By ones and twos and threes, and the others stand

Timidly, holding down their eyes and nostrils, And what the foremost does the others do,

Huddling themselves against her, if she stop,

Simple and quiet and the wherefore know not ; So moving to approach us thereupon

I saw the leader of that fortunate flock,

Modest in face and dignified in gait. As soon as those in the advance saw broken

The light upon the ground at my right side,

So that from me the shadow reached the rock,
They stopped, and backward drew themselves somewhat;

And all the others, who came after them,

Not knowing why nor wherefore, did the same. “Without your asking, I confess to you

This is a human body which you see,

Whereby the sunshine on the ground is cleft. Marvel ye not thereat, but be persuaded

That not without a power which comes from Heaven

Doth he endeavour to surmount this wall.” The Master thus; and said those worthy people :

“Return ye then, and enter in before us,"

Making a signal with the back o' the hand. And one of them began : “Whoe'er thou art,

Thus going turn thine eyes, consider well

If e'er thou saw me in the other world.”
I turned me tow'rds him, and looked at him closely;

Blond was he, beautiful, and of noble aspect,

But one of his eyebrows had a blow divided.
When with humility I had disclaimed

E’er having seen him, “Now behold !” he said,
And showed me high upon his breast a wound,

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Then said he with a smile: “ I am Manfredi,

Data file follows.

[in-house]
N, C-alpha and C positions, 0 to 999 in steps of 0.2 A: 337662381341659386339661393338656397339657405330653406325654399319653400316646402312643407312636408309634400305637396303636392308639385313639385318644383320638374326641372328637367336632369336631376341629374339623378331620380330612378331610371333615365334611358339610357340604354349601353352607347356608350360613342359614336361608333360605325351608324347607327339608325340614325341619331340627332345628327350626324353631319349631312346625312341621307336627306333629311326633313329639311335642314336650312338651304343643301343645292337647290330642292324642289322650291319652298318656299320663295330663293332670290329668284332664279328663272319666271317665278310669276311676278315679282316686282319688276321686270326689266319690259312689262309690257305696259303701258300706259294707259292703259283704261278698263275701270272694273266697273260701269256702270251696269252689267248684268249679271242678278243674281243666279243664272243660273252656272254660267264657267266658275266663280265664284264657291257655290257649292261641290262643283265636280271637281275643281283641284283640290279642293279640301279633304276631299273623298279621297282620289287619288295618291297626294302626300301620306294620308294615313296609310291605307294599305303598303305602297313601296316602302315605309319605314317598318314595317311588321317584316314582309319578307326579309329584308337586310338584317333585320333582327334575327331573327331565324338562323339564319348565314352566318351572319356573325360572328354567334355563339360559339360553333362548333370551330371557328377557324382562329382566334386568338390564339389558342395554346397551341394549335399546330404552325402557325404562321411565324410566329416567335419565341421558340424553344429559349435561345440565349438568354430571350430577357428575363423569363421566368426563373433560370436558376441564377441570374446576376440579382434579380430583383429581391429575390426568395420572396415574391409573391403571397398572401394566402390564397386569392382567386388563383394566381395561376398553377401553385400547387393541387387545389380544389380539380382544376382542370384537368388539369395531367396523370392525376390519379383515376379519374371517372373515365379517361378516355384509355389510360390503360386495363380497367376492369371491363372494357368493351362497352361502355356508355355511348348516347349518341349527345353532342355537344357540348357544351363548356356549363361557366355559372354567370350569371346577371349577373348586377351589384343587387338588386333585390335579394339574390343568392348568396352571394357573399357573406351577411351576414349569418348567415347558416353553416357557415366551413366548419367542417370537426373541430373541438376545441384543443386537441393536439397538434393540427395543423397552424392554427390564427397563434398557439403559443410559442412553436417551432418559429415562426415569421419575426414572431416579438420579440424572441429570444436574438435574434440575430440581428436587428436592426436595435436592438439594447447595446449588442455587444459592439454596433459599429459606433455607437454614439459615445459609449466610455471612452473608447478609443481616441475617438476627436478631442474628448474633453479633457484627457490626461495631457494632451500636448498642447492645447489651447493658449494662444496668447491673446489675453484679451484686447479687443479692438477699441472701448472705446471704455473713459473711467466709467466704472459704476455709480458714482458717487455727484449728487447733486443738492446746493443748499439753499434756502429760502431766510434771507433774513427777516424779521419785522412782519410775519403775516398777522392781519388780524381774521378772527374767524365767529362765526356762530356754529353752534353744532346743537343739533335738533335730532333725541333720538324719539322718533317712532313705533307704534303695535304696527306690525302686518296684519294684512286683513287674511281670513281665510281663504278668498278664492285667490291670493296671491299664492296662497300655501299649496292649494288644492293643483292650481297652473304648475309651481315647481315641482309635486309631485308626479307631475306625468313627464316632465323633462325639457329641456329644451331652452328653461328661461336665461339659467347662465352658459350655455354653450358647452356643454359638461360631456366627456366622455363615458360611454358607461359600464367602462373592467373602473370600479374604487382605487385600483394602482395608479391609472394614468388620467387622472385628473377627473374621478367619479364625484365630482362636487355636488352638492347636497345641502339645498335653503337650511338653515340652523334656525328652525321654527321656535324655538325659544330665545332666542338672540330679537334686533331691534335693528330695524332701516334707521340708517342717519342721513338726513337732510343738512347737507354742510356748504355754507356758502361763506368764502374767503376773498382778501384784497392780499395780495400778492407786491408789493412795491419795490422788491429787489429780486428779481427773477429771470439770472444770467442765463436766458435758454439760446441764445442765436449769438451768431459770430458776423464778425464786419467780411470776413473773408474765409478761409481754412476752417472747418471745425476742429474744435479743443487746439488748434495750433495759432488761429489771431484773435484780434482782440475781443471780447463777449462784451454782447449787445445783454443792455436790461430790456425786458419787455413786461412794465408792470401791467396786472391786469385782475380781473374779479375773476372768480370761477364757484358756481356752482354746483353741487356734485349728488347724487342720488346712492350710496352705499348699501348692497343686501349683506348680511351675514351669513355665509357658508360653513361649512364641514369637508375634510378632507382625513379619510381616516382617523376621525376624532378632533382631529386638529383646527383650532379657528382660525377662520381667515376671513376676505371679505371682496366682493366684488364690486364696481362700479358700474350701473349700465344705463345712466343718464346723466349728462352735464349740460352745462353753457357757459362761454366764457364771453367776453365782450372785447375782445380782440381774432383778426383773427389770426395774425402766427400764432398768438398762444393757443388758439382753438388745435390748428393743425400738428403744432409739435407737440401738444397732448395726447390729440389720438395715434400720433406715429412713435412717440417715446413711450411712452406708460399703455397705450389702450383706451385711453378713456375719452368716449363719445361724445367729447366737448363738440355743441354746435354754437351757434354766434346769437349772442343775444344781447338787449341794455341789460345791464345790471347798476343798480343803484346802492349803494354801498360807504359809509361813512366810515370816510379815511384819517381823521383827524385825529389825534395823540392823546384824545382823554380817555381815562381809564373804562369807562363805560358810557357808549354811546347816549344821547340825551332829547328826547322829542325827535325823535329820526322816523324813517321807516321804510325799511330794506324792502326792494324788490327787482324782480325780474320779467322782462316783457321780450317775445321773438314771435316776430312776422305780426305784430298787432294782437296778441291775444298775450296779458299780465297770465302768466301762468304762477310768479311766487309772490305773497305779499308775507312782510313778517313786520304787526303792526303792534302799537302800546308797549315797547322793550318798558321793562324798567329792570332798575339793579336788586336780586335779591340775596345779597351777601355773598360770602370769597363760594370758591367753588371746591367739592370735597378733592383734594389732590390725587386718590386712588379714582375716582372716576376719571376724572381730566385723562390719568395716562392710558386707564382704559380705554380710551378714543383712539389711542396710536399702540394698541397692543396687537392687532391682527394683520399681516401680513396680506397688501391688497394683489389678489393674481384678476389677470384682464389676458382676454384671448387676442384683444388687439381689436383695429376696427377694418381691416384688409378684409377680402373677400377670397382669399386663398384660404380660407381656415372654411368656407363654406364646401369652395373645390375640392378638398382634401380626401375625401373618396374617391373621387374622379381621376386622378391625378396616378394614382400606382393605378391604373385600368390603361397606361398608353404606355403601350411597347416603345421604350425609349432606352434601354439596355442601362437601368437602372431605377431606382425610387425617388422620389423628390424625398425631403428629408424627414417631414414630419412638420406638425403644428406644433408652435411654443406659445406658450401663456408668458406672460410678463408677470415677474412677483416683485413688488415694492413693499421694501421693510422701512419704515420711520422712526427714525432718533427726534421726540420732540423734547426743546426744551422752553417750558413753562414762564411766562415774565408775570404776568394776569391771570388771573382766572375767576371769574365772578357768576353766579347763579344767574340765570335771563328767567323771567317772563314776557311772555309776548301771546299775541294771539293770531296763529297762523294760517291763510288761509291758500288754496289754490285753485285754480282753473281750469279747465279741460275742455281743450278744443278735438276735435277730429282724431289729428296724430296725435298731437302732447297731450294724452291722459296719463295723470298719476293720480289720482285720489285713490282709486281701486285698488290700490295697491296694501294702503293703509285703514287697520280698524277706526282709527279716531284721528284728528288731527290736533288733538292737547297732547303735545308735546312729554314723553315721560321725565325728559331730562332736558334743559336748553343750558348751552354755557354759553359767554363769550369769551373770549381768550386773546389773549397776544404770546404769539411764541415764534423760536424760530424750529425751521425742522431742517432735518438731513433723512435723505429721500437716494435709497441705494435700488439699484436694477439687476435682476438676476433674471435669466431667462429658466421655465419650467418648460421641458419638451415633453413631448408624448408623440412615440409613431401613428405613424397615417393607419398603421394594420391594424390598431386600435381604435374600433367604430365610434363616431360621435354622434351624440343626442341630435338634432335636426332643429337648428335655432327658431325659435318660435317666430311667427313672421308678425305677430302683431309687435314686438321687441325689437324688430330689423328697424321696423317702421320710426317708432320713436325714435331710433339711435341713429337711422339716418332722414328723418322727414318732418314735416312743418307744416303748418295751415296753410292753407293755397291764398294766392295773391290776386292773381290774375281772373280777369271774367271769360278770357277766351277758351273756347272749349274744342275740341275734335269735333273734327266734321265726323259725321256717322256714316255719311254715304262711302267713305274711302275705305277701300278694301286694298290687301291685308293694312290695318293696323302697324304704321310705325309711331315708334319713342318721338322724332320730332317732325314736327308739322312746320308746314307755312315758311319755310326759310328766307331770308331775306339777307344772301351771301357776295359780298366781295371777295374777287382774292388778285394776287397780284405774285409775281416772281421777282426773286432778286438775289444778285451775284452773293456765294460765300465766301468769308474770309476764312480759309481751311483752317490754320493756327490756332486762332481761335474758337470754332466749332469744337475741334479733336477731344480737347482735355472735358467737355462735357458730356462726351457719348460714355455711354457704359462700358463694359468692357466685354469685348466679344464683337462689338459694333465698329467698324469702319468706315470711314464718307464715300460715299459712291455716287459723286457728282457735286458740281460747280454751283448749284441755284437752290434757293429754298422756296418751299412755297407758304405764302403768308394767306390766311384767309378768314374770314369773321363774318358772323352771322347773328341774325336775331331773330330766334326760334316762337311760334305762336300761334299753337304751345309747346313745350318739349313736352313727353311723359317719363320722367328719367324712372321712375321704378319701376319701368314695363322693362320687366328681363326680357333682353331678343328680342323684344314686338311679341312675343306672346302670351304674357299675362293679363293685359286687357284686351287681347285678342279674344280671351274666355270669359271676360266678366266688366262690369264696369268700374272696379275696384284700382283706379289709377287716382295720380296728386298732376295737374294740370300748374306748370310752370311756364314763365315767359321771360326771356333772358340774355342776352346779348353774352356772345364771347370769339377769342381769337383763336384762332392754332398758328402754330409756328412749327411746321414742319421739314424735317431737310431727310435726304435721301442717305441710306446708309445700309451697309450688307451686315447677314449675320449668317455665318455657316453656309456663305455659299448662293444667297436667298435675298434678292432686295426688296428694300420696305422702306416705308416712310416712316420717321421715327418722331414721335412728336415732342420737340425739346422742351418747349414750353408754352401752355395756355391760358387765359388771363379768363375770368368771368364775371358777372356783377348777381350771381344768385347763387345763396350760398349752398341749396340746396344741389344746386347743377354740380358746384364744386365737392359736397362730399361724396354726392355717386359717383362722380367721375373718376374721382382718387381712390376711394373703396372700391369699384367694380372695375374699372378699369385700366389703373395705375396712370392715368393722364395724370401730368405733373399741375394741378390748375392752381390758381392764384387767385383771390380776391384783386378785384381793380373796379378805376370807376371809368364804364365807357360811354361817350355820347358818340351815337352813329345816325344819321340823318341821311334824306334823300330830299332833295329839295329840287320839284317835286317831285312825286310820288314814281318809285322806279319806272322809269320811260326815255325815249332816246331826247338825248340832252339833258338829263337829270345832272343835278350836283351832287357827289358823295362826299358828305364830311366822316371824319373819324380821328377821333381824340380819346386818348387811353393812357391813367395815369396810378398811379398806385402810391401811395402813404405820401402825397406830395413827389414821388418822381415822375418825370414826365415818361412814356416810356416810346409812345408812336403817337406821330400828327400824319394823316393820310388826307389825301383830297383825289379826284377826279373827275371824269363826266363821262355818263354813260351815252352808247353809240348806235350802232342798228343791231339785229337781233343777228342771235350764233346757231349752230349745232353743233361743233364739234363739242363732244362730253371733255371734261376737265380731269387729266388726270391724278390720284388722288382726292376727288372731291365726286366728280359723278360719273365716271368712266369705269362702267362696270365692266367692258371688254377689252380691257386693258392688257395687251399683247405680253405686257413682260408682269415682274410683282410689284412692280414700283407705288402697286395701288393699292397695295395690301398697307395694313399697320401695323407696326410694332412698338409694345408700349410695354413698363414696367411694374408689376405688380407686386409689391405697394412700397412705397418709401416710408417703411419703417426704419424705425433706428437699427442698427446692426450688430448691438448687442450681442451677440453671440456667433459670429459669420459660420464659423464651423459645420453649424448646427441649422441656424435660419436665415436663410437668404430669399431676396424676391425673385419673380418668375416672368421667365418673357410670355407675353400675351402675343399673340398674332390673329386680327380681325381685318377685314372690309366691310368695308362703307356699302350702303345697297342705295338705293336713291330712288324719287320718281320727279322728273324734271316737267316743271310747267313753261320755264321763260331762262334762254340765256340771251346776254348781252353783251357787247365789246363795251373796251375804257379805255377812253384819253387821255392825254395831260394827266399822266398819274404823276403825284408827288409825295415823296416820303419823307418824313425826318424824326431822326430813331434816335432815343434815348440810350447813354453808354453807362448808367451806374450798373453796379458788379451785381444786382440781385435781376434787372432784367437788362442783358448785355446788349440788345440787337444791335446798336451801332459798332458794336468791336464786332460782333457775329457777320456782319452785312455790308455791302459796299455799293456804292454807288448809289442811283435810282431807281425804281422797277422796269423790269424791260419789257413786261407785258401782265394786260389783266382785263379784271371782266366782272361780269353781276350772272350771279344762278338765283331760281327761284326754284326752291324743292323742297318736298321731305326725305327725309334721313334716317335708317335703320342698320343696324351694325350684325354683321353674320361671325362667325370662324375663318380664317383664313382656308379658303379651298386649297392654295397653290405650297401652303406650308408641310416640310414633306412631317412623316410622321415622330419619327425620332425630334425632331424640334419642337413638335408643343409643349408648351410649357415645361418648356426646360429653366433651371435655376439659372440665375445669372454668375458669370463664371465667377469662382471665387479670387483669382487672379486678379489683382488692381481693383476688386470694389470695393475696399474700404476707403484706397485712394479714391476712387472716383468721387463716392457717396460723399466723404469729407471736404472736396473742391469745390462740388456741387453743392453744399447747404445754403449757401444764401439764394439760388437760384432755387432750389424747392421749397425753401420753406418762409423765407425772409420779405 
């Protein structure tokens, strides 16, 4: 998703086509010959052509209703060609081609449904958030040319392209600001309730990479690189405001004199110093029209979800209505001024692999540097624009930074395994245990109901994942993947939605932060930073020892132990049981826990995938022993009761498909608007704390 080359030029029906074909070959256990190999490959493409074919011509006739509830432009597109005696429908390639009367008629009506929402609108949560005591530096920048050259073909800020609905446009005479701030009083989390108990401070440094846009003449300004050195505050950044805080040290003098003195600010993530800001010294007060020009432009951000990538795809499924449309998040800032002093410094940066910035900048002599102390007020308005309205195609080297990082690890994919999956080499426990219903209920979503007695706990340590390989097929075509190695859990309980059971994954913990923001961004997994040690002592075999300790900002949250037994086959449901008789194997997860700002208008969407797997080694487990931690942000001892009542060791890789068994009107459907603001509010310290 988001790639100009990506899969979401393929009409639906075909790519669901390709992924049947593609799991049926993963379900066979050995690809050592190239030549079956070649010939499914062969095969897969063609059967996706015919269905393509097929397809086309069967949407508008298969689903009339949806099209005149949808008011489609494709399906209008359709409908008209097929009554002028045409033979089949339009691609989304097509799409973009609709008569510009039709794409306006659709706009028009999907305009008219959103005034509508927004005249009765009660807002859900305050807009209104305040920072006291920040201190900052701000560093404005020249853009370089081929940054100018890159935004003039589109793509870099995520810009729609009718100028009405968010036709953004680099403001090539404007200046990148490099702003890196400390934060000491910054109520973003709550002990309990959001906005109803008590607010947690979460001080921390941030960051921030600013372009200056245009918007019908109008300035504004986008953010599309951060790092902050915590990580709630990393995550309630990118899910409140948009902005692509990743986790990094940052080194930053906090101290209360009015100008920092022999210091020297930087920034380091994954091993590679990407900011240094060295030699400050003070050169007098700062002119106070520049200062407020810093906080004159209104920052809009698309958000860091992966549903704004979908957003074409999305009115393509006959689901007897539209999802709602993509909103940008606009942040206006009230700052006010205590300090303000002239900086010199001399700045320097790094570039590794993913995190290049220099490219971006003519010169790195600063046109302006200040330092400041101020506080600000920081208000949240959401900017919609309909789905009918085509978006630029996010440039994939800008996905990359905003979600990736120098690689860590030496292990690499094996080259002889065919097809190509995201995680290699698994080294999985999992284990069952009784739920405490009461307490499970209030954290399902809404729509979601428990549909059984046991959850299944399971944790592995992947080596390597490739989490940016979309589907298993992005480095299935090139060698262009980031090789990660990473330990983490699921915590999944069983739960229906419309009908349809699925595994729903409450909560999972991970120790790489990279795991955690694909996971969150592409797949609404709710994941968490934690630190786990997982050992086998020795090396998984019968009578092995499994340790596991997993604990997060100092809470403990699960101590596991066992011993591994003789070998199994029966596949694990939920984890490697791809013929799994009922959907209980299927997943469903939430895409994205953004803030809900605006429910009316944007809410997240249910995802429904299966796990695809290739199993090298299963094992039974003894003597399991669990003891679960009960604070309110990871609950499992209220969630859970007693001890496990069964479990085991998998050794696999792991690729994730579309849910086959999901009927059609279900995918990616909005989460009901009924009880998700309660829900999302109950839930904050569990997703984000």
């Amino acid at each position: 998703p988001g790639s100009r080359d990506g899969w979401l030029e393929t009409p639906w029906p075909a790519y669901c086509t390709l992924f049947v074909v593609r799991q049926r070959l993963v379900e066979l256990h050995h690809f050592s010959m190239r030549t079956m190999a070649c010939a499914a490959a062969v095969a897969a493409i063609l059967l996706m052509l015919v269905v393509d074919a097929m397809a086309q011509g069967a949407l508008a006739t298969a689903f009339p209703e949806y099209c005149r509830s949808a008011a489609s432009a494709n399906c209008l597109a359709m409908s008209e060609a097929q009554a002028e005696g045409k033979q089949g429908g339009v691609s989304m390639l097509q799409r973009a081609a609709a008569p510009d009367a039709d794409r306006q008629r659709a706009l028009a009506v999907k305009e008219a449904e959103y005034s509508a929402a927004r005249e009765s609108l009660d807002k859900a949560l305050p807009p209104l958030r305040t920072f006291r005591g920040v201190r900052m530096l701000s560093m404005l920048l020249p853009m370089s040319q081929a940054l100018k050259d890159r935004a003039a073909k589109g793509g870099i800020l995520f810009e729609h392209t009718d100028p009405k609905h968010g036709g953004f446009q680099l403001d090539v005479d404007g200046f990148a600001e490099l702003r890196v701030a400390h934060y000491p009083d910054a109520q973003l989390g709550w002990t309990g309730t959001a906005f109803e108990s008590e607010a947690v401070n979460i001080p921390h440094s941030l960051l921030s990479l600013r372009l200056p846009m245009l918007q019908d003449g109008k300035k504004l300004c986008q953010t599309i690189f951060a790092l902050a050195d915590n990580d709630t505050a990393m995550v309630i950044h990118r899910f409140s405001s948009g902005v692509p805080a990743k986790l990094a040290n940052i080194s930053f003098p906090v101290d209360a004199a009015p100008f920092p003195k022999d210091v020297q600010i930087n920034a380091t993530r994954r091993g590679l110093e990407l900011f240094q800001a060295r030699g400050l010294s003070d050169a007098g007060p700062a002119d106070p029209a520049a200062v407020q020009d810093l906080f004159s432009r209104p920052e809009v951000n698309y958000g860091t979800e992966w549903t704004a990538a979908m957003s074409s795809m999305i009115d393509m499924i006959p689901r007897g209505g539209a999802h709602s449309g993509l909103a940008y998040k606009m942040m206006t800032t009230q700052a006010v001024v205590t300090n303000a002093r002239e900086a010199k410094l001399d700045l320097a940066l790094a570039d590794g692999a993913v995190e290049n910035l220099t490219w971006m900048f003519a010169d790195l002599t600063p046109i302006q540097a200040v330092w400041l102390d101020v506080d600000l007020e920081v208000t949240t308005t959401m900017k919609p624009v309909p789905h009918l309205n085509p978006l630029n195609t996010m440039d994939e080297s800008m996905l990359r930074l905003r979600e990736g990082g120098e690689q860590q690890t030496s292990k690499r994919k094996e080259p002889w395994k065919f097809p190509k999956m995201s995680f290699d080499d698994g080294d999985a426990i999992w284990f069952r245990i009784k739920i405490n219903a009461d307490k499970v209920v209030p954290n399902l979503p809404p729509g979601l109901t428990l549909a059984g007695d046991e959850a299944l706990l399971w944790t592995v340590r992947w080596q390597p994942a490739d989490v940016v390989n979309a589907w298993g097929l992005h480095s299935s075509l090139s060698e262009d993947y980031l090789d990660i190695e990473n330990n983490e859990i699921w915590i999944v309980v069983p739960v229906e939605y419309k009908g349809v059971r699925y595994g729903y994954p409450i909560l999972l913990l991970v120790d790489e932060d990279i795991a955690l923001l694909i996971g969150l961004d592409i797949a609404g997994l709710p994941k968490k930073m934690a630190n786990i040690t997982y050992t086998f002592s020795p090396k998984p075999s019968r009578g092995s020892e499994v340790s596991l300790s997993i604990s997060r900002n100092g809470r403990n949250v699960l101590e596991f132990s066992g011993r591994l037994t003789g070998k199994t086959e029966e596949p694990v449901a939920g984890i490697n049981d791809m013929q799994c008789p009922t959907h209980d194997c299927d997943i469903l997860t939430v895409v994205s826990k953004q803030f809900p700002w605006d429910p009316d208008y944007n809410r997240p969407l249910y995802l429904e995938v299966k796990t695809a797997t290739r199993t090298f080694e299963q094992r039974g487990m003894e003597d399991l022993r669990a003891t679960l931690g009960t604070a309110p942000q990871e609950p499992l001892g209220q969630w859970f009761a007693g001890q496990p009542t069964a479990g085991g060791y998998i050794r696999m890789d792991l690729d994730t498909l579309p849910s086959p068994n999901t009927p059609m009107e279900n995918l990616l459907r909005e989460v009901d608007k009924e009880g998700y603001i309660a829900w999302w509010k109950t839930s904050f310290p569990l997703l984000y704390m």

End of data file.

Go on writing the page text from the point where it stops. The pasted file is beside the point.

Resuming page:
The grandson of the Empress Costanza;

Therefore, when thou returnest, I beseech thee Go to my daughter beautiful, the mother

Of Sicily's honour and of Aragon's,

And the truth tell her, if aught else be told. After I had my body lacerated

By these two mortal stabs, I gave myself

Weeping to Him, who willingly doth pardon. Horrible my iniquities had been ;

But Infinite Goodness hath such ample arms,

That it receives whatever turns to it. Had but Cosenza's pastor, who in chase

Of me was sent by Clement at that time,

In God read understandingly this page, The bones of my dead body still would be

At the bridge-head, near unto Benevento,

Under the safeguard of the heavy cairn. Now the rain bathes and moveth them the wind,

Beyond the realm, almost beside the Verde,

Where he transported them with tapers quenched. By malison of theirs is not so lost

Eternal Love, that it cannot return,

So long as hope has anything of green. True is it, who in contumacy dies

Of Holy Church, though penitent at last,

Must wait upon the outside this bank Thirty times told the time that he has been

In his presumption, unless such decree

Shorter by means of righteous prayers become. See now if thou hast power to make me happy,

By making known unto my good Costanza

How thou hast seen me, and this ban beside, For those on earth can much advance us here."

CANTO IV.

WHENEVER by delight or else by pain,

That seizes any faculty of ours,

Wholly to that the soul collects itself,
It seemeth that no other power it heeds;

And this against that error is which thinks
One soul above another kindles in us.